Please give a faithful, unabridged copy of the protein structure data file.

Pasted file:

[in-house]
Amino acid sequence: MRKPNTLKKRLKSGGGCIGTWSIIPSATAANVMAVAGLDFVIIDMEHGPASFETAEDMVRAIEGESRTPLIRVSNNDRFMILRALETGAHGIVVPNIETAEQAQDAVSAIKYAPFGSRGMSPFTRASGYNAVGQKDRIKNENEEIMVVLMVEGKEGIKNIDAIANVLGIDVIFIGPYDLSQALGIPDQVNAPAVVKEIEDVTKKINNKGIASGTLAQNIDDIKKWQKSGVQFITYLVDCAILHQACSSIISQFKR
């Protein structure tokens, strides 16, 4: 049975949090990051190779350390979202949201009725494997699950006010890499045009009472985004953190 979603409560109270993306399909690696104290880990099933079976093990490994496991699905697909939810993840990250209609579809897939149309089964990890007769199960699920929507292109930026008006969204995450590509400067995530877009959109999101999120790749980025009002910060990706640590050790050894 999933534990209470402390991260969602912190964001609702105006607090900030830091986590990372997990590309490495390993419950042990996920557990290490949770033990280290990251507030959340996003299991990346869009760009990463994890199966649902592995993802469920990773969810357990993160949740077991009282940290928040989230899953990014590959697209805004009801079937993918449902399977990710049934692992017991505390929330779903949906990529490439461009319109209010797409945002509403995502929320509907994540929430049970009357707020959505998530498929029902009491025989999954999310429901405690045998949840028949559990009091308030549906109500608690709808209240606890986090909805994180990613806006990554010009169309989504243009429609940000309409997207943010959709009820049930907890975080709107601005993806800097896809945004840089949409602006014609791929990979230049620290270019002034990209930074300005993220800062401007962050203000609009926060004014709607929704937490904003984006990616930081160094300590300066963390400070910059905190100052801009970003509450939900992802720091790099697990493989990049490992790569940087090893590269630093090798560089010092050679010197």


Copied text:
[in-house]
Amino acid sequence: MRKPNTLKKRLKSGGGCIGTWSIIPSATAANVMAVAGLDFVIIDMEHGPASFETAEDMVRAIEGESRTPLIRVSNNDRFMILRALETGAHGIVVPNIETAEQAQDAVSAIKYAPFGSRGMSPFTRASGYNAVGQKDRIKNENEEIMVVLMVEGKEGIKNIDAIANVLGIDVIFIGPYDLSQALGIPDQVNAPAVVKEIEDVTKKINNKGIASGTLAQNIDDIKKWQKSGVQFITYLVDCAILHQACSSIISQFKR
């Protein structure tokens, strides 16, 4: 049975949090990051190779350390979202949201009725494997699950006010890499045009009472985004953190 979603409560109270993306399909690696104290880990099933079976093990490994496991699905697909939810993840990250209609579809897939149309089964990890007769199960699920929507292109930026008006969204995450590509400067995530877009959109999101999120790749980025009002910060990706640590050790050894 999933534990209470402390991260969602912190964001609702105006607090900030830091986590990372997990590309490495390993419950042990996920557990290490949770033990280290990251507030959340996003299991990346869009760009990463994890199966649902592995993802469920990773969810357990993160949740077991009282940290928040989230899953990014590959697209805004009801079937993918449902399977990710049934692992017991505390929330779903949906990529490439461009319109209010797409945002509403995502929320509907994540929430049970009357707020959505998530498929029902009491025989999954999310429901405690045998949840028949559990009091308030549906109500608690709808209240606890986090909805994180990613806006990554010009169309989504243009429609940000309409997207943010959709009820049930907890975080709107601005993806800097896809945004840089949409602006014609791929990979230049620290270019002034990209930074300005993220800062401007962050203000609009926060004014709607929704937490904003984006990616930081160094300590300066963390400070910059905190100052801009970003509450939900992802720091790099697990493989990049490992790569940087090893590269630093090798560089010092050679010197």